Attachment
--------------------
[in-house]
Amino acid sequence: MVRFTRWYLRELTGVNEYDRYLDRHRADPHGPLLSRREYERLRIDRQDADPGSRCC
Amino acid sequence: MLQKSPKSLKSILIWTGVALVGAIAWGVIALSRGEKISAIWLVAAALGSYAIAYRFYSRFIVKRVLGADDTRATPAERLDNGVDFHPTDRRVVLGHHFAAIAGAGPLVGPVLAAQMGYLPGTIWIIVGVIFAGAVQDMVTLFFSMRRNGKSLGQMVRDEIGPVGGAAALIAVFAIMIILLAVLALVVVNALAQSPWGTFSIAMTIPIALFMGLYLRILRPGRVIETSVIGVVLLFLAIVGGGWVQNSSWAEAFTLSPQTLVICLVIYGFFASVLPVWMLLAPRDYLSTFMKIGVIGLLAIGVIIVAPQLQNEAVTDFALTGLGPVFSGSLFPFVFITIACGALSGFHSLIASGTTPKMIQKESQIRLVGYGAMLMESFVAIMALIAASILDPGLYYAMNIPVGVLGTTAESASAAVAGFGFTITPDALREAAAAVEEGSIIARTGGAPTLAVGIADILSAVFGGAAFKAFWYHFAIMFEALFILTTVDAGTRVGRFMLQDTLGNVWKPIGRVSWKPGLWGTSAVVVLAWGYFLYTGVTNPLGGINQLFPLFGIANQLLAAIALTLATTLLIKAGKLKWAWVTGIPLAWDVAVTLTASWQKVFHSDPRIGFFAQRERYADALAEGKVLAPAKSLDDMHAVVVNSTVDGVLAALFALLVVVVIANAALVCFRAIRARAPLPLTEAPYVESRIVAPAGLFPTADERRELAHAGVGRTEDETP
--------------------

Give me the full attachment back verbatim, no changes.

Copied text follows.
[in-house]
Amino acid sequence: MVRFTRWYLRELTGVNEYDRYLDRHRADPHGPLLSRREYERLRIDRQDADPGSRCC
Amino acid sequence: MLQKSPKSLKSILIWTGVALVGAIAWGVIALSRGEKISAIWLVAAALGSYAIAYRFYSRFIVKRVLGADDTRATPAERLDNGVDFHPTDRRVVLGHHFAAIAGAGPLVGPVLAAQMGYLPGTIWIIVGVIFAGAVQDMVTLFFSMRRNGKSLGQMVRDEIGPVGGAAALIAVFAIMIILLAVLALVVVNALAQSPWGTFSIAMTIPIALFMGLYLRILRPGRVIETSVIGVVLLFLAIVGGGWVQNSSWAEAFTLSPQTLVICLVIYGFFASVLPVWMLLAPRDYLSTFMKIGVIGLLAIGVIIVAPQLQNEAVTDFALTGLGPVFSGSLFPFVFITIACGALSGFHSLIASGTTPKMIQKESQIRLVGYGAMLMESFVAIMALIAASILDPGLYYAMNIPVGVLGTTAESASAAVAGFGFTITPDALREAAAAVEEGSIIARTGGAPTLAVGIADILSAVFGGAAFKAFWYHFAIMFEALFILTTVDAGTRVGRFMLQDTLGNVWKPIGRVSWKPGLWGTSAVVVLAWGYFLYTGVTNPLGGINQLFPLFGIANQLLAAIALTLATTLLIKAGKLKWAWVTGIPLAWDVAVTLTASWQKVFHSDPRIGFFAQRERYADALAEGKVLAPAKSLDDMHAVVVNSTVDGVLAALFALLVVVVIANAALVCFRAIRARAPLPLTEAPYVESRIVAPAGLFPTADERRELAHAGVGRTEDETP